Feeds

Microsoft's Euro cloud darkens: US FEDS can dig into foreign servers

They're not emails, they're business records, says court

Intelligent flash storage arrays

Microsoft has lost the first round in its fight to stop the US authorities from seizing customer data stored inside its overseas data centers.

Following a two-hour hearing before the US District Court for the Southern District of New York on Thursday, District Judge Loretta Preska ruled that a US warrant ordering Microsoft to hand over its customers' emails and other data was valid, even though the data in question was stored on servers in Dublin, Ireland.

Redmond had argued that because the data was managed by one of its foreign subsidiaries, local law and not US law should apply. Judge Preska disagreed.

"It is a question of control, not a question of the location of that information," she said.

Among US tech companies, Microsoft has been one of the most vocal in opposing US government requests for customer information, particularly where those requests are accompanied by gag orders preventing Redmond from discussing them with the customers in question.

In May, the software giant revealed that it had successfully challenged a so-called National Security Letter issued by the FBI, and it pledged that it would continue to challenge any future such letters demanding data about its enterprise and government customers.

Thursday's hearing involved a case where Microsoft received a search warrant seeking access to one of its European customers' emails as part of a narcotics investigation. Which agency issued the warrant is unknown because all documents related to the matter are sealed.

During the hearing, Redmond argued that under US law a warrant cannot reach beyond US shores, and that to flout this requirement for electronic communications would set a dangerous precedent.

"If the US government prevails in reaching into other countries' data centers, other governments are sure to follow," Microsoft general counsel Brad Smith wrote in an editorial in the Wall Street Journal on Tuesday.

"One already is. Earlier this month the British government passed a law asserting its right to require tech companies to produce emails stored anywhere in the world. This would include emails stored in the U.S. by Americans who have never been to the U.K."

But lawyers for the US Justice Department successfully argued on Thursday that US law already recognizes warrants for certain kinds of foreign-held information, such as financial records stored overseas by US banks. Because Microsoft is a US company and it "controls" the data held in its overseas servers, they reasoned, the same rules apply.

Redmond, on the other hand, contended that emails are the sole property of their recipients, like postal letters, and that as such they deserve greater privacy protections than do business records – an argument that apparently failed to persuade Judge Preska.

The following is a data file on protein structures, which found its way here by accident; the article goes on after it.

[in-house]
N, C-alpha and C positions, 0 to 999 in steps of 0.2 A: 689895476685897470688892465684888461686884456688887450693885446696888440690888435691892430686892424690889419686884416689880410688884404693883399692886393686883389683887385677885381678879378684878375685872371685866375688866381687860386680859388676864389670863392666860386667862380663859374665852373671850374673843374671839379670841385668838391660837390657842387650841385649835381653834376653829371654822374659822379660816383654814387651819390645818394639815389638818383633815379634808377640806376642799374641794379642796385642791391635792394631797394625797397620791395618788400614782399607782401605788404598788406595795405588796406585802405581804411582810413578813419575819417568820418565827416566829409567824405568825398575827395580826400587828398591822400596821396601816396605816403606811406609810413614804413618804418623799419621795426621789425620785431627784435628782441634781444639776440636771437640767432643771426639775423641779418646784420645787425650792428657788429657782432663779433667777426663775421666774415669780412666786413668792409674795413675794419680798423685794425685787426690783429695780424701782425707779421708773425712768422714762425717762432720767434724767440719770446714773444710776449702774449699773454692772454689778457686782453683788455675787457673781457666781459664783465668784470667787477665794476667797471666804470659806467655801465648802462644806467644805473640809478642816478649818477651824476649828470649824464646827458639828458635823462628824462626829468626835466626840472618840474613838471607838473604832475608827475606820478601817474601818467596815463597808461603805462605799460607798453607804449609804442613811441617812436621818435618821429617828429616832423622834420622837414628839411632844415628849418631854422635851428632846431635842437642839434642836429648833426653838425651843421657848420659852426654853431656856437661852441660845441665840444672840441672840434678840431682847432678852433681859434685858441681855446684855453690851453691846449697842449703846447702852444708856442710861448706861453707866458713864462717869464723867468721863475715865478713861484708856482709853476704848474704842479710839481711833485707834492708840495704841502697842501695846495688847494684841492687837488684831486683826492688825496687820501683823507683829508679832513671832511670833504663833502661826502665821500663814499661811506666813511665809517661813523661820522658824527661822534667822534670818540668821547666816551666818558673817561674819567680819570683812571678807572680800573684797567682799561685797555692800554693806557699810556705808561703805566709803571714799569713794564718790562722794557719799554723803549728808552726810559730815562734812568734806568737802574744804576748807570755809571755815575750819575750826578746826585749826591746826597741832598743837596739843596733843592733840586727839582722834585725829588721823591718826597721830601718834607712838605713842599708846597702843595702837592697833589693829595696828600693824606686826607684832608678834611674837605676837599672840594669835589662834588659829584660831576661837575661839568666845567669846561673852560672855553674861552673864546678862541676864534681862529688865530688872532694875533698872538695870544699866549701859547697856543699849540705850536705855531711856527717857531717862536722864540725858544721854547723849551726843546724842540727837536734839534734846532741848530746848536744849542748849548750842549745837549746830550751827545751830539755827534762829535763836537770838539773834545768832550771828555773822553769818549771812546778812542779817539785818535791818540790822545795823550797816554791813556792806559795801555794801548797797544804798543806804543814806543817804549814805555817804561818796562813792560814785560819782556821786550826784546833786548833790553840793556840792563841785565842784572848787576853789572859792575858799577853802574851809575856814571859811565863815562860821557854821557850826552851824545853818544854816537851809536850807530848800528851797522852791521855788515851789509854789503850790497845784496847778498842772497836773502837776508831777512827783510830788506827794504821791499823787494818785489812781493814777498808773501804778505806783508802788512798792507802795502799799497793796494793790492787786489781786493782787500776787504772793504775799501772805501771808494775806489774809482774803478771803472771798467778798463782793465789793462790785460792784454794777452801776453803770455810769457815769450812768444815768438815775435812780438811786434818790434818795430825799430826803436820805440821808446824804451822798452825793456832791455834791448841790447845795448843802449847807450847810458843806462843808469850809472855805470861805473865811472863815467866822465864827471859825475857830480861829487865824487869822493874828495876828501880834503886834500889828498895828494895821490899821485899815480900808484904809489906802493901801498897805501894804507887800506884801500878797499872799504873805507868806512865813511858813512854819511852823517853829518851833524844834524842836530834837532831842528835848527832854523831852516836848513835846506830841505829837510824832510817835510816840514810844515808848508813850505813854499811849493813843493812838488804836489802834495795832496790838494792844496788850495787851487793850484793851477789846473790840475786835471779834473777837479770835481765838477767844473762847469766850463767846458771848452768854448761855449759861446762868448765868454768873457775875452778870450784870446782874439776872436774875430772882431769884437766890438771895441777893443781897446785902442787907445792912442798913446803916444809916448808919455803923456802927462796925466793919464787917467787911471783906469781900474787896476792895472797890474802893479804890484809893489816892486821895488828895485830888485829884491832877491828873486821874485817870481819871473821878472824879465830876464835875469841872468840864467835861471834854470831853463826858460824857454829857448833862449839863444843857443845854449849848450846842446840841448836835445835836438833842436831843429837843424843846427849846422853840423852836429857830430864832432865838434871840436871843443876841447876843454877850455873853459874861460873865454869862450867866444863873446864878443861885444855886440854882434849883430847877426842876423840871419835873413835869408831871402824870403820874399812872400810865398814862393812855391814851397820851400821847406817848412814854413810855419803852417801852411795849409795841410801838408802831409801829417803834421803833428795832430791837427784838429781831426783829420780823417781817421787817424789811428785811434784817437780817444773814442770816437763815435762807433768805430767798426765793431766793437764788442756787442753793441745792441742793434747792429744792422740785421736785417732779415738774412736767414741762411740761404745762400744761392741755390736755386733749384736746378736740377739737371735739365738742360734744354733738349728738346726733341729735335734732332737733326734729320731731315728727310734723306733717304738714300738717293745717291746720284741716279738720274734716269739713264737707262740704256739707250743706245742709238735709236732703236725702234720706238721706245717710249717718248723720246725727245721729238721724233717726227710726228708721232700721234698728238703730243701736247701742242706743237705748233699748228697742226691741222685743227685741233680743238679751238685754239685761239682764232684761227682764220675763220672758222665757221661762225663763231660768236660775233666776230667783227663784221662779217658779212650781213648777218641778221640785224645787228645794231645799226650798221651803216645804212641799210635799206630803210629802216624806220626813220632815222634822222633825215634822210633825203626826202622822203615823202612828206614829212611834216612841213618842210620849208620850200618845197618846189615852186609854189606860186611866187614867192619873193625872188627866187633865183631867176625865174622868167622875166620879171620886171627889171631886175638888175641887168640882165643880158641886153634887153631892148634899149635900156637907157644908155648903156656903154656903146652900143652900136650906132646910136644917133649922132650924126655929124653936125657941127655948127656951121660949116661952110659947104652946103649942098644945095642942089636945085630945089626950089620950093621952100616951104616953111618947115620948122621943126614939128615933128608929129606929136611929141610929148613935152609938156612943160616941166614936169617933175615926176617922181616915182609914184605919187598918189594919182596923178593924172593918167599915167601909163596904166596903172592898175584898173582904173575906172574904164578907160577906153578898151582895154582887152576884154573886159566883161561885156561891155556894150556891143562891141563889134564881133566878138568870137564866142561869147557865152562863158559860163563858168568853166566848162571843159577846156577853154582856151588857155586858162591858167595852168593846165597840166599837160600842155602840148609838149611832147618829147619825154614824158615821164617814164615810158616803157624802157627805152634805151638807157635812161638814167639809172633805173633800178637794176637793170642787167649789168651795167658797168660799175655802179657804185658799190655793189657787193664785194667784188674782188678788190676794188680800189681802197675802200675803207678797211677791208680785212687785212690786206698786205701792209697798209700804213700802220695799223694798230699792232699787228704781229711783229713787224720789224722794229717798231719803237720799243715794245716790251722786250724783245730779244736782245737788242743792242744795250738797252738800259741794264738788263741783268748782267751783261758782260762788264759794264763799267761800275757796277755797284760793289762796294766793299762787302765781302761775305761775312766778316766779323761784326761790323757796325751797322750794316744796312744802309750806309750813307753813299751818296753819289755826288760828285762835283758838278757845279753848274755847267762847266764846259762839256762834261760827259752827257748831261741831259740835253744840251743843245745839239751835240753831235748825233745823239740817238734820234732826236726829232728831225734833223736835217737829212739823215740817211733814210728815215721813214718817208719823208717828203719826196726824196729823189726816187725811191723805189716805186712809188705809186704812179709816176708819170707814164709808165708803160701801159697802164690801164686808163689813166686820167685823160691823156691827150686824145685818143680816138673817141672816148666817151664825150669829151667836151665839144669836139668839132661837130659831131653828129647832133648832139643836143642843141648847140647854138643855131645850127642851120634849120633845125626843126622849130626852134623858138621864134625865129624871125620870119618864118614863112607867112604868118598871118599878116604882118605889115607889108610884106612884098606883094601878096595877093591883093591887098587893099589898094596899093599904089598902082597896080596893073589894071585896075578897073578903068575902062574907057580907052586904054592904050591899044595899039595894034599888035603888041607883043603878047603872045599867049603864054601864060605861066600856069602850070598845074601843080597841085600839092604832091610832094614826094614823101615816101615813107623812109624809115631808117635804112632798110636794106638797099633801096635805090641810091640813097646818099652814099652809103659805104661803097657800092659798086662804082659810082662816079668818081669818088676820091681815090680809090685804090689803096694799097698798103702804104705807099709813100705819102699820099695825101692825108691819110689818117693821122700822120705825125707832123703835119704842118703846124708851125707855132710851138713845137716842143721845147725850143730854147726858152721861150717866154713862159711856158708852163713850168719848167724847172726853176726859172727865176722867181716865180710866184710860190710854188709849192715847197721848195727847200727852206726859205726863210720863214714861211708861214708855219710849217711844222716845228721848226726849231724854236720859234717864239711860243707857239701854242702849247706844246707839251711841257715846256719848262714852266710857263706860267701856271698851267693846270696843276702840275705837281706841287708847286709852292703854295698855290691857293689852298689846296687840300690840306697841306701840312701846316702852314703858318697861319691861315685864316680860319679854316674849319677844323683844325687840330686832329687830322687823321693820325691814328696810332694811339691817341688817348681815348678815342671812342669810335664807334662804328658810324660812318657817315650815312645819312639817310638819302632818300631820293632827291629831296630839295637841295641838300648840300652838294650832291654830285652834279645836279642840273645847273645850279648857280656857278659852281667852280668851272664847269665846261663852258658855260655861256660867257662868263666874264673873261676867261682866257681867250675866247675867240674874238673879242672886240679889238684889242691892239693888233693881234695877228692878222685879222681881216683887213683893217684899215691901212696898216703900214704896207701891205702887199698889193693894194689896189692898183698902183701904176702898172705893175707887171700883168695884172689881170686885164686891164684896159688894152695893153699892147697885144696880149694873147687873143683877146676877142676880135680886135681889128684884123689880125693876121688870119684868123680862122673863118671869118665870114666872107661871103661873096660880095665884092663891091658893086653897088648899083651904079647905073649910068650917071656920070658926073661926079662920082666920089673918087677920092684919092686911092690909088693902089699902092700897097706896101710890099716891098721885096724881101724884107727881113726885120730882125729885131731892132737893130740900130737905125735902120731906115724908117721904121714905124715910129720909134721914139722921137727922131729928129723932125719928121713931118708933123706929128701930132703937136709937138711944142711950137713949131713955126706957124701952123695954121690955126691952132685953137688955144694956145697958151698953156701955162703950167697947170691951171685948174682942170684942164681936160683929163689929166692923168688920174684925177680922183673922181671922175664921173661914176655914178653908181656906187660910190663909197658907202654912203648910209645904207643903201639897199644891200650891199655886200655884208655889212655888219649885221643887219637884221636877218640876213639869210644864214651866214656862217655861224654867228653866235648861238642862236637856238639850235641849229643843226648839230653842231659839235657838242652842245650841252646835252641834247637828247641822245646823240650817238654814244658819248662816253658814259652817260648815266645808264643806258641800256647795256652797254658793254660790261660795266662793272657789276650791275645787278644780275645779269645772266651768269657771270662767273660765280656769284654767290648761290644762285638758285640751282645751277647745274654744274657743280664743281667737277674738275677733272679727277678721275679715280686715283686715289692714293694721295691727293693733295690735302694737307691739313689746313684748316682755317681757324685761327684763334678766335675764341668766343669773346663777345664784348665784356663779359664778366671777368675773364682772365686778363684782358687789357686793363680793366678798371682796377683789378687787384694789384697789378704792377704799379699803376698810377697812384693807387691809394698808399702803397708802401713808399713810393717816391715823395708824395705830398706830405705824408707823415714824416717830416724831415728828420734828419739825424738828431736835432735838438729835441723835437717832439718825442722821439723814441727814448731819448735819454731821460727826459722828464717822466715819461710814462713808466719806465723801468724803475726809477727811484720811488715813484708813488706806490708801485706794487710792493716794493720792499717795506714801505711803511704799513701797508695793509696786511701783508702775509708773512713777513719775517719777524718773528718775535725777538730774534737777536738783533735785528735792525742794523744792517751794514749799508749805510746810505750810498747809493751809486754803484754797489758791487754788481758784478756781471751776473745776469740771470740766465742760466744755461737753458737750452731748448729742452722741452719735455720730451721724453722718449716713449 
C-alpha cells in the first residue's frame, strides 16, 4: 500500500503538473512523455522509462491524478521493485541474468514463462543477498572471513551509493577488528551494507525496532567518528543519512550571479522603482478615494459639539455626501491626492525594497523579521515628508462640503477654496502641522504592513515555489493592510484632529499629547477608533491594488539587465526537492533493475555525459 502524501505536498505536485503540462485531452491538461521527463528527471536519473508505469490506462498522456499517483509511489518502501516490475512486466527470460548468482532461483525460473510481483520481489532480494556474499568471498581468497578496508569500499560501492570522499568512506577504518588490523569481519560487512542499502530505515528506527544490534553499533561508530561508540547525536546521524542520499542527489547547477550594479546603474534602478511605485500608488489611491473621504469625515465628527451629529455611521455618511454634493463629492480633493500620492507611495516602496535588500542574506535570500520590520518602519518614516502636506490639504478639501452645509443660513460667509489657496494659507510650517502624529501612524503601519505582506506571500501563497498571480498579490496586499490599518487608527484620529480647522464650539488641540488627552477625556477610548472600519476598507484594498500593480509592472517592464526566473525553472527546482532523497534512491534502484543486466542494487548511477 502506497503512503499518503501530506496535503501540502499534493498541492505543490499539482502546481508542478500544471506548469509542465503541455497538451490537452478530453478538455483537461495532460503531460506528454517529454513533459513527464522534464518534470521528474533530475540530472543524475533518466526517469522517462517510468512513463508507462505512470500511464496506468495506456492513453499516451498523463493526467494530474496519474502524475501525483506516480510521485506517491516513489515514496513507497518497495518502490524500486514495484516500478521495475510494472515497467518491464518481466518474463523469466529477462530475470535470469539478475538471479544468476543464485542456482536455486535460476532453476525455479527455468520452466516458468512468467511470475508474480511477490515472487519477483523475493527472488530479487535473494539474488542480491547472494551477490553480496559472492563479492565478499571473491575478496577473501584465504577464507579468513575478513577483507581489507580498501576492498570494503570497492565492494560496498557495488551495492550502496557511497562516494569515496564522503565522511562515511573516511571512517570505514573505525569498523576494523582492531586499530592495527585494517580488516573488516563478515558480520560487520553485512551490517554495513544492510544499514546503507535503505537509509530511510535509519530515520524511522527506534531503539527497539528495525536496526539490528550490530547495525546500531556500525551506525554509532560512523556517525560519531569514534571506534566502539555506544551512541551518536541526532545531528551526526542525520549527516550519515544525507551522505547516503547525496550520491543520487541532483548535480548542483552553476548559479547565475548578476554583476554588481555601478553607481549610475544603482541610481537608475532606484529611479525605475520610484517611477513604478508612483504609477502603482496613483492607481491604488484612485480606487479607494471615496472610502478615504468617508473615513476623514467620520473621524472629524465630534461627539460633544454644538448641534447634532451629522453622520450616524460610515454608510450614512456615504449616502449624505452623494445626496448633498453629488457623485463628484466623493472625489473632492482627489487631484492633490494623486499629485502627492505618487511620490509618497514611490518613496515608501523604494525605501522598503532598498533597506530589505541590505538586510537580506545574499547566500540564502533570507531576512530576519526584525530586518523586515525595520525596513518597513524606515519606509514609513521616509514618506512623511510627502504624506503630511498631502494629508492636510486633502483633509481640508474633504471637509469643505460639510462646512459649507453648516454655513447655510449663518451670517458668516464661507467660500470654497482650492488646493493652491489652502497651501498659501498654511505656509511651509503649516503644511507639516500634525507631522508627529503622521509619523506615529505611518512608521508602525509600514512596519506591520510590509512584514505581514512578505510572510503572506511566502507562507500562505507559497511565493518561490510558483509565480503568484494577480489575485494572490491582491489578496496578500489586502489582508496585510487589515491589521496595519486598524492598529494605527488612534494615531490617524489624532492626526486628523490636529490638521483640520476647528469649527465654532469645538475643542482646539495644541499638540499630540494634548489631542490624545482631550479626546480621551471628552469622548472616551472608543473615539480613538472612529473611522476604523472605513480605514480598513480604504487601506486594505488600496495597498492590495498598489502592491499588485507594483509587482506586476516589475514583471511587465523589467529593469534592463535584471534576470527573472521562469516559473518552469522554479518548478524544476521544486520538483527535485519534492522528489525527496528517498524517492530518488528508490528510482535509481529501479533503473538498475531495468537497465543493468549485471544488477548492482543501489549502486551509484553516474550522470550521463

Microsoft's Smith issued a brief statement following Thursday's ruling, saying, "The only issue that was certain this morning was that the District Court's decision would not represent the final step in this process. We will appeal promptly and continue to advocate that people's email deserves strong privacy protection in the U.S. and around the world."

Judge Preska has already agreed to suspend her ruling until Microsoft challenges it in the Second US Circuit Court of Appeals. ®

Beginner's guide to SSL certificates

More from The Register

next story
NSA SOURCE CODE LEAK: Information slurp tools to appear online
Now you can run your own intelligence agency
Azure TITSUP caused by INFINITE LOOP
Fat fingered geo-block kept Aussies in the dark
Yahoo! blames! MONSTER! email! OUTAGE! on! CUT! CABLE! bungle!
Weekend woe for BT as telco struggles to restore service
Cloud unicorns are extinct so DiData cloud mess was YOUR fault
Applications need to be built to handle TITSUP incidents
BOFH: WHERE did this 'fax-enabled' printer UPGRADE come from?
Don't worry about that cable, it's part of the config
Stop the IoT revolution! We need to figure out packet sizes first
Researchers test 802.15.4 and find we know nuh-think! about large scale sensor network ops
SanDisk vows: We'll have a 16TB SSD WHOPPER by 2016
Flash WORM has a serious use for archived photos and videos
Astro-boffins start opening universe simulation data
Got a supercomputer? Want to simulate a universe? Here you go
Microsoft adds video offering to Office 365. Oh NOES, you'll need Adobe Flash
Lovely presentations... but not on your Flash-hating mobe
prev story

Whitepapers

Go beyond APM with real-time IT operations analytics
How IT operations teams can harness the wealth of wire data already flowing through their environment for real-time operational intelligence.
5 critical considerations for enterprise cloud backup
Key considerations when evaluating cloud backup solutions to ensure adequate protection security and availability of enterprise data.
Forging a new future with identity relationship management
Learn about ForgeRock's next generation IRM platform and how it is designed to empower CEOS's and enterprises to engage with consumers.
Reg Reader Research: SaaS based Email and Office Productivity Tools
Read this Reg reader report which provides advice and guidance for SMBs towards the use of SaaS based email and Office productivity tools.
How to simplify SSL certificate management
Simple steps to take control of SSL certificates across the enterprise, and recommendations centralizing certificate management throughout their lifecycle.